I am accepting editing suggestions and rewriting the proposal and sample chapters. Not only is it hard to read what someone else has to say about your work, it’s also difficult to watch her tell 12,000 of your SheWrites friends what you did wrong. I have had to tell myself over and over again that editing is a necessary part of the process and other writers may find the critique of my work helpful.
Amanda Moon and Lea Beresford provided thoughtful editing. The task is tedious, and I have a tremendous amount of respect and appreciation for anyone who helps make me and other writers look good.
Amanda and Lea focused on weaker areas in my work.
In the proposal, I need to be clear about what I want readers to take away from the book, as well as communicate the broad appeal of the book. Amanda suggested I rewrite and pay close attention to the very first sentence in the overview, and she suggested I group all comparable titles by genre. In most cases, the information is in the proposal, but it is either in the wrong place or I haven’t placed enough emphasis on it.
The book already has grown into something larger than I intended. As a result, I have held back in places. I would like to conduct a survey, but I have been stymied by enormity of the task. I am concerned about the upfront investment a survey may require—an investment I don’t have. Amanda said I should write what I intend to do, start small and see where that leads me.
I definitely needed help with organization, and Lea provided some much-needed feedback in that area. I know how to write a story from beginning to end, but I have struggled a bit with foreshadowing and when I should give the proper context. I know if I can master this lesson writing the book will be so much easier. That is just one of the reasons I printed the proposal and sample chapters with the editing comments and made an electronic copy of the originals. I will use both to study errors I made so that I can write cleaner copy in future drafts. I also will refer to both copies as I continue writing the book and tweaking the proposal.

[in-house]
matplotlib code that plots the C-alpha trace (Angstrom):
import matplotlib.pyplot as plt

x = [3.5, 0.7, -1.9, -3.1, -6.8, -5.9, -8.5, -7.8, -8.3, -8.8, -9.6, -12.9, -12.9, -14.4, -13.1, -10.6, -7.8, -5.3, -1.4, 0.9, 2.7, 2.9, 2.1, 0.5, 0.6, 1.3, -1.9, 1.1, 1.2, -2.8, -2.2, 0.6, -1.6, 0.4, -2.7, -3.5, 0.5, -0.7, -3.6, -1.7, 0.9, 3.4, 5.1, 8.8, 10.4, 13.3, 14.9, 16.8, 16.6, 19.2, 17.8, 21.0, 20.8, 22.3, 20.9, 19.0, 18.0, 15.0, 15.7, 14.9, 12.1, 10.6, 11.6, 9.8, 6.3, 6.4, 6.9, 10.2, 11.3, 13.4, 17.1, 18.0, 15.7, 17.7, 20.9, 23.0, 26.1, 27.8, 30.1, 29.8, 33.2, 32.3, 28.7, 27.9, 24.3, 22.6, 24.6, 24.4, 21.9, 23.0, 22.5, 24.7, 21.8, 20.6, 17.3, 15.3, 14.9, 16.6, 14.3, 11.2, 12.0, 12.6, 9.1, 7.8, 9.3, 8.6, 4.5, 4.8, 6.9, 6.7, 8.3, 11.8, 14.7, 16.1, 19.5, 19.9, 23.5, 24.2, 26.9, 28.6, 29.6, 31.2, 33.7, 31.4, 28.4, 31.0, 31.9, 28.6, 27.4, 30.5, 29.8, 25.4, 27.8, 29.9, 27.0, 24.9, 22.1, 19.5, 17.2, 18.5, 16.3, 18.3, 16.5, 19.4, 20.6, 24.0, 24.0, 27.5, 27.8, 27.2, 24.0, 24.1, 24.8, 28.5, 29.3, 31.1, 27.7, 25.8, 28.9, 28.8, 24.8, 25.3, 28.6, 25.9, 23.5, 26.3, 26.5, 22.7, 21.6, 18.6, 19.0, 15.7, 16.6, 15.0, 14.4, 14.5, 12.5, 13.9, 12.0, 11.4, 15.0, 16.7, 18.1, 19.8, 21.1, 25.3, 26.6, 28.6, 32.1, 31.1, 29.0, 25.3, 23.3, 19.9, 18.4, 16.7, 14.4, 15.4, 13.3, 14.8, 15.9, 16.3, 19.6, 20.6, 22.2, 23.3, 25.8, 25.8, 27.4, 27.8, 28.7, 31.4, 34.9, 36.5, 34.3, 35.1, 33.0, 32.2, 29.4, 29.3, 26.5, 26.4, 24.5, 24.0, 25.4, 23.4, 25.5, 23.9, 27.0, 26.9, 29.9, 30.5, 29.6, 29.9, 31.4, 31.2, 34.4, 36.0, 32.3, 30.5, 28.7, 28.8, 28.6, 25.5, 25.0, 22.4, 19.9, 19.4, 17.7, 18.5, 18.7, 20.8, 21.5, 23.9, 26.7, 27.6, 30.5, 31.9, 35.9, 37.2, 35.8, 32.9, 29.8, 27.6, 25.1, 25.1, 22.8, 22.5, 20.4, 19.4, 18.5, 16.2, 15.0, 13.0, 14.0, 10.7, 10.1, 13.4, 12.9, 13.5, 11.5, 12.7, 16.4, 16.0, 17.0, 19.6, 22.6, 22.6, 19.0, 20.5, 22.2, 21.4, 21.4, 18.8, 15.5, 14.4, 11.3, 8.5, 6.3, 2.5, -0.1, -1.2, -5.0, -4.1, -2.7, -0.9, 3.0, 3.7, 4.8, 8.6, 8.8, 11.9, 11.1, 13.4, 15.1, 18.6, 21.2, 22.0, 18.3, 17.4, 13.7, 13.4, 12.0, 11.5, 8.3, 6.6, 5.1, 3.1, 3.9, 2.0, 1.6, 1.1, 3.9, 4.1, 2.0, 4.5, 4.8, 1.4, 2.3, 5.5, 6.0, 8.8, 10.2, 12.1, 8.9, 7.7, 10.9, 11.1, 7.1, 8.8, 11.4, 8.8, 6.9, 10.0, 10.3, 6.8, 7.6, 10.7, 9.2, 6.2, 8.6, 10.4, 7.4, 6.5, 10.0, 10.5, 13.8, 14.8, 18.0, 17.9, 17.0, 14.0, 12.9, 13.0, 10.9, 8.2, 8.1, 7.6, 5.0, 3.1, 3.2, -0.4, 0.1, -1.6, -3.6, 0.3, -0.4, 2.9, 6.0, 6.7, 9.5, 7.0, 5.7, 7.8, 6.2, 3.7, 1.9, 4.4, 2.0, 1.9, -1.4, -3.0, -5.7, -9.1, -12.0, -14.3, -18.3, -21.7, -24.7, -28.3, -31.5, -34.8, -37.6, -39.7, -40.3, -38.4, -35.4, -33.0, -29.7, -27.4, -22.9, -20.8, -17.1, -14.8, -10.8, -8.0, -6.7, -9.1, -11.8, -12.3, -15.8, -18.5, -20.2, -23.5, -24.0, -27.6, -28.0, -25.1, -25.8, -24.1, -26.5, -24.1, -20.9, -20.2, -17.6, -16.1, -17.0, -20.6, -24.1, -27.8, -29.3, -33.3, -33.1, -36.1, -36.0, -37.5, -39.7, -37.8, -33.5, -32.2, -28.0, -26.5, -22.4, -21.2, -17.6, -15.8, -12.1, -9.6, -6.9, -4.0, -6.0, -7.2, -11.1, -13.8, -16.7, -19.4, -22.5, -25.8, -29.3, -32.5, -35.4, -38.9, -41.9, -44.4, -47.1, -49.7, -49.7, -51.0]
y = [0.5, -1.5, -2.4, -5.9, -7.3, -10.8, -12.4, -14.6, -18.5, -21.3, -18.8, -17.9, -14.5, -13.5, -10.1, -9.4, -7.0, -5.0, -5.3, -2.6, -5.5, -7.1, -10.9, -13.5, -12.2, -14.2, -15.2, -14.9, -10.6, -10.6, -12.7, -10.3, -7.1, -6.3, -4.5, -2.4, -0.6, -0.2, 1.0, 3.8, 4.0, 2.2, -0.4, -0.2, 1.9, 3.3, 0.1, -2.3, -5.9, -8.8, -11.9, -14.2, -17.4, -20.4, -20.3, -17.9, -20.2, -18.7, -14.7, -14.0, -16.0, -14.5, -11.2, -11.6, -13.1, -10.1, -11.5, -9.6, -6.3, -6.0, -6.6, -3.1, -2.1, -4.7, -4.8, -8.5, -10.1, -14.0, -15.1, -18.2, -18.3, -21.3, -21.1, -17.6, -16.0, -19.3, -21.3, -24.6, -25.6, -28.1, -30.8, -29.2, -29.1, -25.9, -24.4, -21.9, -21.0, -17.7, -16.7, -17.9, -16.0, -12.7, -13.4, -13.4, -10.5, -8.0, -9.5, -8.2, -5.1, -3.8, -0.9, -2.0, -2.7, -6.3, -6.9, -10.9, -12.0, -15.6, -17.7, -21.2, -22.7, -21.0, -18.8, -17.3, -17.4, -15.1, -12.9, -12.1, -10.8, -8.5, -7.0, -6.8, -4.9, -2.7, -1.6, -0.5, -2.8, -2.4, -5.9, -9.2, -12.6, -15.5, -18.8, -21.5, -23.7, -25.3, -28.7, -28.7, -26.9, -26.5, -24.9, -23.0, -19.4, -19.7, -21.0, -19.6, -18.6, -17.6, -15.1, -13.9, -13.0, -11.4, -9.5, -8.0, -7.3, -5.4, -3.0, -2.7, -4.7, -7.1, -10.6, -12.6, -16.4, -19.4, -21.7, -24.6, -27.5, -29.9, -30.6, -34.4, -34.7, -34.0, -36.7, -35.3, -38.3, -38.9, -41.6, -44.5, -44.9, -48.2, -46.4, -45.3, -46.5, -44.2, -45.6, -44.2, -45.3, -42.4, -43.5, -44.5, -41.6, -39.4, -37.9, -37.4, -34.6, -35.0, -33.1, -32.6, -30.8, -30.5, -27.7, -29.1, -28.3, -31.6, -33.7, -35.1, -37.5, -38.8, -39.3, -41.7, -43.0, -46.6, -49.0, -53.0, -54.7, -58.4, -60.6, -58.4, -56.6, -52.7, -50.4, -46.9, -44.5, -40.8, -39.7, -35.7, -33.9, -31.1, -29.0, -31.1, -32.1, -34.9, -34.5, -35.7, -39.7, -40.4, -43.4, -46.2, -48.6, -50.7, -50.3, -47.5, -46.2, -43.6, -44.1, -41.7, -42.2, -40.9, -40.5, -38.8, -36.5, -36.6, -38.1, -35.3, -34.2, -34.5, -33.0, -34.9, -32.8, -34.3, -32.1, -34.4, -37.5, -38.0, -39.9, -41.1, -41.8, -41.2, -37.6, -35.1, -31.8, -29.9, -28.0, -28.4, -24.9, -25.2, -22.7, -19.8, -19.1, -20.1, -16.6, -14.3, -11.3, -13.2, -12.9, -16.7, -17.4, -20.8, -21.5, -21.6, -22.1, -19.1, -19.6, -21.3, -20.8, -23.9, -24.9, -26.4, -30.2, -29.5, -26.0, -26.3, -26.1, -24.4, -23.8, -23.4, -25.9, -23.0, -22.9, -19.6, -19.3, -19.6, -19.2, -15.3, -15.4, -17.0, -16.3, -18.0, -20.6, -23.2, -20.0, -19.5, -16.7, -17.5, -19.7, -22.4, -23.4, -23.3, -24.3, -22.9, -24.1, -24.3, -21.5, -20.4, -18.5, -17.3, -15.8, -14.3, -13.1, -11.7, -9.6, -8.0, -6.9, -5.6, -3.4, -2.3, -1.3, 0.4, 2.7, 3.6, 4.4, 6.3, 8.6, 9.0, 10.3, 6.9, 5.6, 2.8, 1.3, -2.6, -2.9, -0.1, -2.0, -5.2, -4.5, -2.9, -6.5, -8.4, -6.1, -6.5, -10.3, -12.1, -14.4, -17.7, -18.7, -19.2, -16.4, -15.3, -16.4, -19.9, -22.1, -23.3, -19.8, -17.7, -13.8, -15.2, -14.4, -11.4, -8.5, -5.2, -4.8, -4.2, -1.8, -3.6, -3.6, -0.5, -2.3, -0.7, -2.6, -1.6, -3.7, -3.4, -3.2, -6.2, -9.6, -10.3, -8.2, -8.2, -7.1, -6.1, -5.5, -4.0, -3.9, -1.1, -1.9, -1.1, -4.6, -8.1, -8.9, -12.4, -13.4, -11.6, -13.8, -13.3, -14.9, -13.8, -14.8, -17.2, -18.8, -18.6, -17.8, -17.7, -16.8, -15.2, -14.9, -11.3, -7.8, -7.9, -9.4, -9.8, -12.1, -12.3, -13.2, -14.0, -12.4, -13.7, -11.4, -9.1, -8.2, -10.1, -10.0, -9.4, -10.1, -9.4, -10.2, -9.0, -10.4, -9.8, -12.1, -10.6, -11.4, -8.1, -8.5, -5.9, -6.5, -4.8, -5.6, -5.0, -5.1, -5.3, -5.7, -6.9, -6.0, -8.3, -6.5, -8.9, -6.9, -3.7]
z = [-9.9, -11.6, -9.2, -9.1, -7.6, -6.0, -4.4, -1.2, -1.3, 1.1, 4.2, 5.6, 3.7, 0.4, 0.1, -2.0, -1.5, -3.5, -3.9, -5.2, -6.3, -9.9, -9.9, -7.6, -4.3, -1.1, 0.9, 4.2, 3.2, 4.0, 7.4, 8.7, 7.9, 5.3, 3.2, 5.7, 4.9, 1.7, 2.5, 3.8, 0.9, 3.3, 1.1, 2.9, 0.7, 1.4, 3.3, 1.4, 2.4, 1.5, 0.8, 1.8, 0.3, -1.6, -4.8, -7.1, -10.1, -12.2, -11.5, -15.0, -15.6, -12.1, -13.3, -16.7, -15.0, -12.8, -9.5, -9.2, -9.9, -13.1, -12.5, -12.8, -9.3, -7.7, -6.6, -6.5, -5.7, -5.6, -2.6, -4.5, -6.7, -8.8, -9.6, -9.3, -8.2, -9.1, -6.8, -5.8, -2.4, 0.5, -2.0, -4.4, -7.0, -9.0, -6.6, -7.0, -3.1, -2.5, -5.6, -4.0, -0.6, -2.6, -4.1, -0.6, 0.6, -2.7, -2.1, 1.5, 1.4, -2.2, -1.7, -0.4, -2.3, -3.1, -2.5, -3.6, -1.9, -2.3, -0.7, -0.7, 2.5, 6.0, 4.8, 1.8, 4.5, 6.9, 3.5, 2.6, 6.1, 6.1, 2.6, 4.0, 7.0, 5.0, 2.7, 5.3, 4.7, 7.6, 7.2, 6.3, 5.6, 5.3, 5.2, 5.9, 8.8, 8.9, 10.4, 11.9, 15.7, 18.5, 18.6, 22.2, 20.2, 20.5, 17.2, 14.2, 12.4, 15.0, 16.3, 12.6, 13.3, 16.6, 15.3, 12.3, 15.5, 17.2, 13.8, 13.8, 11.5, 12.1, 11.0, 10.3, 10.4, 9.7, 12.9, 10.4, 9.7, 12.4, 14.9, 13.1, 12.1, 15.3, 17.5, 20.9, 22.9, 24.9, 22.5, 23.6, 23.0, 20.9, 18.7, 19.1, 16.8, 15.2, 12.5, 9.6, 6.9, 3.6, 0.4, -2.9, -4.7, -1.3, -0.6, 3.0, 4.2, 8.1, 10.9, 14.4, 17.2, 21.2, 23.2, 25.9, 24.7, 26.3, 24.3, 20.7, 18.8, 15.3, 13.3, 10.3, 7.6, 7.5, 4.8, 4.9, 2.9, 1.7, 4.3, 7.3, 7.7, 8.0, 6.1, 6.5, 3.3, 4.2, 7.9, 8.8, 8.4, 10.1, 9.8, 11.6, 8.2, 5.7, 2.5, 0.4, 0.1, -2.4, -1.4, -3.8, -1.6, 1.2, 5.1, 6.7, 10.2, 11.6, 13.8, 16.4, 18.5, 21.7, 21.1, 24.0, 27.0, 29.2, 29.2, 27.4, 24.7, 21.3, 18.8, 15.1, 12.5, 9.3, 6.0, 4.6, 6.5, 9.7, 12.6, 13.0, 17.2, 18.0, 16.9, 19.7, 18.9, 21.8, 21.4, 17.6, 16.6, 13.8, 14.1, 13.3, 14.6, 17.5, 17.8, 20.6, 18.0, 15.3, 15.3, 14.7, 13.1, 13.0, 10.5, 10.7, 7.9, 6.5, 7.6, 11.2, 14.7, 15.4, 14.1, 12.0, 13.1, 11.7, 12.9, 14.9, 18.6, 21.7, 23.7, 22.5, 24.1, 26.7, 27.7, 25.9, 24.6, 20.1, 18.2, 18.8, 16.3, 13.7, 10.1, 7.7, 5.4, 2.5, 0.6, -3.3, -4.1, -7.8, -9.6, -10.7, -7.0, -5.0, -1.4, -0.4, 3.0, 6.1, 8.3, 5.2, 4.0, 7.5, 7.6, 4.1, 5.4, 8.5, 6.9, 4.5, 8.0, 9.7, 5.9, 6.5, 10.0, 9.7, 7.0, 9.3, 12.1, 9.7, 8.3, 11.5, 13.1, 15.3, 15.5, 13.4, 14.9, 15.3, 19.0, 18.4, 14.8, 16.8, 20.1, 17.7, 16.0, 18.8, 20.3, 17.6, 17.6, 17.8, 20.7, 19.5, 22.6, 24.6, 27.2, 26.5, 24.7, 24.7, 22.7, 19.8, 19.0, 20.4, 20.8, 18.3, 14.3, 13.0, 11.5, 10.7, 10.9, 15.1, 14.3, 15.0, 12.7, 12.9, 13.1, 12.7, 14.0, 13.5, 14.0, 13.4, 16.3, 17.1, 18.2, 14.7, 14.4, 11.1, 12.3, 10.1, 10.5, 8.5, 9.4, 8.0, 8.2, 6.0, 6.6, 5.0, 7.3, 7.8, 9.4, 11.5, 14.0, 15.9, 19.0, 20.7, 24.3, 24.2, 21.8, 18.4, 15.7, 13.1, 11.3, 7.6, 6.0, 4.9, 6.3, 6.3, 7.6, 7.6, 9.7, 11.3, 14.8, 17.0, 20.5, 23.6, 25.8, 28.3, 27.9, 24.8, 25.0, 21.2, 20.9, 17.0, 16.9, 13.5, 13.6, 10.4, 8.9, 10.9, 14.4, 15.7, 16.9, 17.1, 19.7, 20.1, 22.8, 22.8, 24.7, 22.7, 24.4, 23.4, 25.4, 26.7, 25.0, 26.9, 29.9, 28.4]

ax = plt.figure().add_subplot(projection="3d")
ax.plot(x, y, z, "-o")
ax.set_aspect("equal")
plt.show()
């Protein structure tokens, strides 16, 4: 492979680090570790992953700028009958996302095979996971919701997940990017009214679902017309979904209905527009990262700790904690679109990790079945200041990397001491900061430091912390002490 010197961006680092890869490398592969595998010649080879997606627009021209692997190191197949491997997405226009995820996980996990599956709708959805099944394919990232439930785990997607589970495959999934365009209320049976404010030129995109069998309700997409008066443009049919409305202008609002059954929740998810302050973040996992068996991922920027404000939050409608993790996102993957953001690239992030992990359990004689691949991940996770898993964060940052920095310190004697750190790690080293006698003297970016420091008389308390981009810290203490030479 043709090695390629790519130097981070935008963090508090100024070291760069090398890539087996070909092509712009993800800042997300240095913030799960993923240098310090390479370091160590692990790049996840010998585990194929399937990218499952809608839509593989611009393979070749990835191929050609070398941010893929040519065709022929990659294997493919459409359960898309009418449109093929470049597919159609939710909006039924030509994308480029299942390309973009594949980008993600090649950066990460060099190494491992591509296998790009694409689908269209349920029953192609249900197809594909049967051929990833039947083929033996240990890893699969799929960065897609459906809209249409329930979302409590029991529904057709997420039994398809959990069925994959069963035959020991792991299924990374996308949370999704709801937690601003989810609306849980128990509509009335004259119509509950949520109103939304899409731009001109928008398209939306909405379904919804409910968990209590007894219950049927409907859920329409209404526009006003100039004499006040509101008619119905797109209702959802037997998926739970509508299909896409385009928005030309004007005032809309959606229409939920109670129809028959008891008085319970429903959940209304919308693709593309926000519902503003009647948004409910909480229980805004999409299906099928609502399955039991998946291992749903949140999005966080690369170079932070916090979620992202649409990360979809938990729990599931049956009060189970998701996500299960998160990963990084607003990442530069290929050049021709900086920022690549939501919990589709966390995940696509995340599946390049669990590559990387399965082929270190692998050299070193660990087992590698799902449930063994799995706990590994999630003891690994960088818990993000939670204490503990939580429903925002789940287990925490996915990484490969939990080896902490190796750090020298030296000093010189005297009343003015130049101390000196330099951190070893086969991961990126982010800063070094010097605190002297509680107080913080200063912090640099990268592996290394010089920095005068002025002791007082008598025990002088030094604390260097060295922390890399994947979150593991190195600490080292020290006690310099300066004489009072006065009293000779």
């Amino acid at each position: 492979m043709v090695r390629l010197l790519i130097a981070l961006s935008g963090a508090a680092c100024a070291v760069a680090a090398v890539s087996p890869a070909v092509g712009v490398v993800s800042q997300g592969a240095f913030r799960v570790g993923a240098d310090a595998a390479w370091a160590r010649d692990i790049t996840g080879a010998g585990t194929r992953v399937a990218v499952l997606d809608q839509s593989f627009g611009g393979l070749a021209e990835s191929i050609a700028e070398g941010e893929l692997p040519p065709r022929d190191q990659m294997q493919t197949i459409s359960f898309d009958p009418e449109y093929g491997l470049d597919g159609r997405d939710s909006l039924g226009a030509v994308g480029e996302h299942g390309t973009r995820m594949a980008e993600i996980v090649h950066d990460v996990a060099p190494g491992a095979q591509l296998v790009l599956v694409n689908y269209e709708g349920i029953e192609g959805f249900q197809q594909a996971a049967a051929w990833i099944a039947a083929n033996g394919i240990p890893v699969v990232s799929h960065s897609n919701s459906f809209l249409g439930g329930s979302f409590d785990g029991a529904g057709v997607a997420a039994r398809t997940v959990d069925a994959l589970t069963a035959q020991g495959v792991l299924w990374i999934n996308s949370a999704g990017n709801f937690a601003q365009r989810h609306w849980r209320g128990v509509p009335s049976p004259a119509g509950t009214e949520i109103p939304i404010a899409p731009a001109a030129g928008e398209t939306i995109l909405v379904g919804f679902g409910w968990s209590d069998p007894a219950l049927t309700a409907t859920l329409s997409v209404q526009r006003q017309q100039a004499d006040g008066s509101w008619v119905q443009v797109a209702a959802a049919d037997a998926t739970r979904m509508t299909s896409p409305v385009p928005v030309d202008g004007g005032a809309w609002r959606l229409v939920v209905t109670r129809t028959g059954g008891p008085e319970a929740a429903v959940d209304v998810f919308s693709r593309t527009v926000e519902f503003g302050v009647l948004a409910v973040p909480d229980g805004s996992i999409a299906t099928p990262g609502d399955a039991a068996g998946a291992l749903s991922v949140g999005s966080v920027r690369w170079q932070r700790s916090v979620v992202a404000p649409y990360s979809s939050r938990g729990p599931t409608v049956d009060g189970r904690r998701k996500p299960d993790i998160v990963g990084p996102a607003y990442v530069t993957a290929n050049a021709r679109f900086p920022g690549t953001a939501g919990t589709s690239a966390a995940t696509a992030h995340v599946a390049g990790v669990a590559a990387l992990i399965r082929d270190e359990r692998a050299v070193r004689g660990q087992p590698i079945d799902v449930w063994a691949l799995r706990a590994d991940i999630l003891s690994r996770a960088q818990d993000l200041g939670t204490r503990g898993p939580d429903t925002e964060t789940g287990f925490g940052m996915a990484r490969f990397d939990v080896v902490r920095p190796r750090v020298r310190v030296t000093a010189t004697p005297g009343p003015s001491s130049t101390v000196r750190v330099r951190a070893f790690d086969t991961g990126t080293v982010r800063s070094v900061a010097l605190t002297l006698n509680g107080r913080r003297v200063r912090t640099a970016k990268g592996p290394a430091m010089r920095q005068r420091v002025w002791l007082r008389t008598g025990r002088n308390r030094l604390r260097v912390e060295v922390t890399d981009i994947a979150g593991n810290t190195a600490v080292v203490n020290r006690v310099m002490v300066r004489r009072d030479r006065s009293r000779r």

Amanda and Lea took a hard look at the title and subtitle of the book. At the moment, the title is Raising Simone and Nadia: A Black Mother’s Journey to Racial Self-Discovery. Amanda said there is “tension” between the title and subtitle. The title says the book is about parenting, while the subtitle says it’s about racial self-discovery. I need to somehow marry the two and show how I raised my daughters as they helped raise me. I agree and I am writing and rewriting subtitles.
Lea said it is easier to say Raising Nadia and Simone. I say both of the names so much I can’t really tell. I asked a few friends and they agreed with Lea. It’s much easier to say Nadia and Simone. My only concern with changing the title is that most of the racial drama surrounds Simone. By the time Nadia was born, I had already learned a bevy of lessons. There weren’t nearly as many questions and comments from strangers who could clearly see I had two babies who looked like sisters.
I know the publisher will have the last word on the title and subtitle. I will submit my best idea, knowing that I will fight mightily if the title is off base or doesn’t properly convey the story.
For now, I must continue editing my work and looking forward to 2011. It’s been a wonderful year. I won the first-ever Passion Project and access to priceless consultants. I know there is much more to come in 2011. Rebecca Rodskog, my life coach compliments of SheWrites, says success comes from intentions. In 2011, I intend to find an agent and publisher for my book, regardless of its title.